Signatures are defined as a sequence of comma separated specs. Value specs use the notation $\mathsf{val}~x:\forall\vec{\alpha}.C^s$ instead of $\mathsf{val}~\vec{\alpha}~x=C^s$. Each sequence is terminated by the empty spec $\emptyset_{specs}$. Signature expressions include a variable form, base signature $\mathsf{sig}~spec~\mathsf{end}$, and a signature expression modified by a where type clause. Signature declarations are always at top level.

In signatures, there are two kinds of tycon specifications, definitional and open. \emph{Definitional tycon specs} (abbreviated as \emph{definitional specs}) constrain tycons that can be matched. \emph{Open tycon specs} (abbreviated as \emph{open specs}) only declare the name and arity of a tycon that must be present in a matching structure.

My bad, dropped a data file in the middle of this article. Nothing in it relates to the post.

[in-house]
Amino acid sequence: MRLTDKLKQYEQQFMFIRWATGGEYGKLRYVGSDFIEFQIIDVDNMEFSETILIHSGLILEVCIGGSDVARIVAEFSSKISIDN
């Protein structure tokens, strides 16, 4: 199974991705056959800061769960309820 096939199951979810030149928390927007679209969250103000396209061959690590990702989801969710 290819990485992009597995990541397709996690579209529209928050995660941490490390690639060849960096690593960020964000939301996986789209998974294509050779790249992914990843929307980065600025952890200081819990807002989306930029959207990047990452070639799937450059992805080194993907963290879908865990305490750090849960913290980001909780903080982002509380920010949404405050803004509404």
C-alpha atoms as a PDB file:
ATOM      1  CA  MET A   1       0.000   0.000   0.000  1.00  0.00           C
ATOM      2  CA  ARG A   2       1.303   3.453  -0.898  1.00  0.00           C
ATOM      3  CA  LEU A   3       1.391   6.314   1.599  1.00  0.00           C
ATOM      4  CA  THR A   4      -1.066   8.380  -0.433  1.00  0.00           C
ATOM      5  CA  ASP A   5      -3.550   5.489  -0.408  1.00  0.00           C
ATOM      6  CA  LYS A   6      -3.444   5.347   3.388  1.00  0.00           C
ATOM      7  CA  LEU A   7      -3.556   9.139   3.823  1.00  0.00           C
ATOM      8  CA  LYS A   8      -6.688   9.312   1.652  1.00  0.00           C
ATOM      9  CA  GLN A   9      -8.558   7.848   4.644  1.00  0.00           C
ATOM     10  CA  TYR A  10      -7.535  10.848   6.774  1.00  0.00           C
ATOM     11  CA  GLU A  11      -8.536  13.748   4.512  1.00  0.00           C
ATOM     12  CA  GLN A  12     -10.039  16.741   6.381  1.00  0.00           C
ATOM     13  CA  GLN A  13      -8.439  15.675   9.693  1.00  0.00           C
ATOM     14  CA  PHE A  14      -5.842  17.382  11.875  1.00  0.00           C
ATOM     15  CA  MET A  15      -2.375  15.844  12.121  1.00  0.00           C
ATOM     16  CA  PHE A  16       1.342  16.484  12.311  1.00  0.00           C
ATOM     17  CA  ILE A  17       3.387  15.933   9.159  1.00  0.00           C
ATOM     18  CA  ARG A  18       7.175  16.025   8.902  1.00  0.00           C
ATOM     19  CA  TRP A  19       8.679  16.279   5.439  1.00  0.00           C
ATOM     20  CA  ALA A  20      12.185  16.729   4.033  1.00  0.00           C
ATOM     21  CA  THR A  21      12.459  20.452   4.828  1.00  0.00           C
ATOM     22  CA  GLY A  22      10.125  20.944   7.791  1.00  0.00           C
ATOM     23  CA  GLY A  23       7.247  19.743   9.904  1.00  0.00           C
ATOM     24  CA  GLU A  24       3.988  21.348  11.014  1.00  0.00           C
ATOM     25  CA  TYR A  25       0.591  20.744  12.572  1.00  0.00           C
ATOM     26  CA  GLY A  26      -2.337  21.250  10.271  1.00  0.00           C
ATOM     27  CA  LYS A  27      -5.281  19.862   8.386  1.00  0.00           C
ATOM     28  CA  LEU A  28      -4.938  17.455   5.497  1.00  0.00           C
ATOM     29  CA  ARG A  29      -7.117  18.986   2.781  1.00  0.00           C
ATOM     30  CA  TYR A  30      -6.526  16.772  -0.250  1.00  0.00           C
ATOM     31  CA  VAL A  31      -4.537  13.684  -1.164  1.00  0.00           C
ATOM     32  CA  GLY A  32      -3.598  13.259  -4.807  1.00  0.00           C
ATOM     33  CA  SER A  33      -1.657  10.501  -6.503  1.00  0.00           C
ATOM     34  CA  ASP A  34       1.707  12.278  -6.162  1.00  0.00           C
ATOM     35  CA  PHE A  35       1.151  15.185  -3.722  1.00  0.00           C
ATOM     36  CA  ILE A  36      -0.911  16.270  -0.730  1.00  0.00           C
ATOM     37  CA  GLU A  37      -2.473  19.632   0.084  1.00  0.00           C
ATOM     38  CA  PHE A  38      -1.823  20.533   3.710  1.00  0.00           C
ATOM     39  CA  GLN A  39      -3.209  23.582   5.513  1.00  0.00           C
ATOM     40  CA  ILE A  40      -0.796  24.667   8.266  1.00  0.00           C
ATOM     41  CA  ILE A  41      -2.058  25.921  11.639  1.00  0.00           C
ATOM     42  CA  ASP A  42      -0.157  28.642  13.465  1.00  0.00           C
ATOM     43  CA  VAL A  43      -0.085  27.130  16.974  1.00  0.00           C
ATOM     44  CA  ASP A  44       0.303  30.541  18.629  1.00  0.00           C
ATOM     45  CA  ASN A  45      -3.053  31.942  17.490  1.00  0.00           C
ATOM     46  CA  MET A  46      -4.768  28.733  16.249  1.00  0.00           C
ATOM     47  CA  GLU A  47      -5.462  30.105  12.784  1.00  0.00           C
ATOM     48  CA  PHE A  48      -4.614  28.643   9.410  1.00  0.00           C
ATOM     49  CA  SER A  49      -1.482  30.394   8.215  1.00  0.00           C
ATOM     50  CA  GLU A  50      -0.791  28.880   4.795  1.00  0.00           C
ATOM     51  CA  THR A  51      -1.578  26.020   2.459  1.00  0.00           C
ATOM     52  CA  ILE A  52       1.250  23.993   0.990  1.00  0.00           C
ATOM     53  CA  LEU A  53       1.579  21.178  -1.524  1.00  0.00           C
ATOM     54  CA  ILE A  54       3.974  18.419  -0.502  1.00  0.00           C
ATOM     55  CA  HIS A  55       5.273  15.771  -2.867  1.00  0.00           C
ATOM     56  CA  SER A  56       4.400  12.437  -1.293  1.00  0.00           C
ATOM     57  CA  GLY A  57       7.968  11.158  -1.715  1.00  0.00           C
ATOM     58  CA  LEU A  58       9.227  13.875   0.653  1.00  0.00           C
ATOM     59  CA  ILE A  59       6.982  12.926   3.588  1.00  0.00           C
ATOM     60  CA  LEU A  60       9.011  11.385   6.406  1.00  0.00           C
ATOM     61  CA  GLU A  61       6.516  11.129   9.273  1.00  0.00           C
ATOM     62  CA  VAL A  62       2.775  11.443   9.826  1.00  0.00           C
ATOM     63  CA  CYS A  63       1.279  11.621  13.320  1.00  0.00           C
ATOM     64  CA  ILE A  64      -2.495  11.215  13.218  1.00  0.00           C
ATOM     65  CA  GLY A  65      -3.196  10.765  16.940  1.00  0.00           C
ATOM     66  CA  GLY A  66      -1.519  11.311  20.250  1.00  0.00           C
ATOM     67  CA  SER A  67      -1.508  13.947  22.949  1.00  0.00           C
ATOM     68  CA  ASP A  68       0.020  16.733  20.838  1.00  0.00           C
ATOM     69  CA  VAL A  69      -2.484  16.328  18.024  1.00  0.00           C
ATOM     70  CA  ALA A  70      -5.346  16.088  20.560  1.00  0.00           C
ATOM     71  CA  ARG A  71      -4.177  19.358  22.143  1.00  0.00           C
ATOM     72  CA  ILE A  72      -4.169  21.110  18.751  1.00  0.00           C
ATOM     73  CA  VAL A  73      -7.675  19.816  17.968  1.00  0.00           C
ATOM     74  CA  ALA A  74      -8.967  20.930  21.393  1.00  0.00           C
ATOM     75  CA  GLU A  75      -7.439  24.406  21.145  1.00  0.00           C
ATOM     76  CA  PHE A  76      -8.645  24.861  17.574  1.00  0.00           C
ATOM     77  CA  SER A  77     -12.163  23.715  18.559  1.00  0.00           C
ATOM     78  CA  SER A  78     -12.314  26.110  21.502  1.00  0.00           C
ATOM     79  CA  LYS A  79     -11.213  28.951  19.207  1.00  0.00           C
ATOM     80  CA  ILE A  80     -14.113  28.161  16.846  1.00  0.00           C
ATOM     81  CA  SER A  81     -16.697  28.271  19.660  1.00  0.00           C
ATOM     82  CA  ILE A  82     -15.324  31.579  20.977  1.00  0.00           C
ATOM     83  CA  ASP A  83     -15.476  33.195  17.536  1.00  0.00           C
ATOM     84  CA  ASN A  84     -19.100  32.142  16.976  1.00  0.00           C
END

\begin{singlespace}
\begin{lstlisting}
type ('a, 'b) s = 'a list * 'b (* definitional *)
type ('a,'b) t                      (* open *)
\end{lstlisting}
\end{singlespace}

Definitional specs are intended to match type definitions in structures. Open specs can match type definitions, datatype declarations, and abstract types (\ie, a type component made abstract by opaque ascription) in structures. 

Signature expressions may be the base form that contains specs. The where type form of signature expressions is a generalization of SML's mechanisms. The where type form adds the type definitions on the right hand side to the structure spec (signature expression) identified on the left hand side.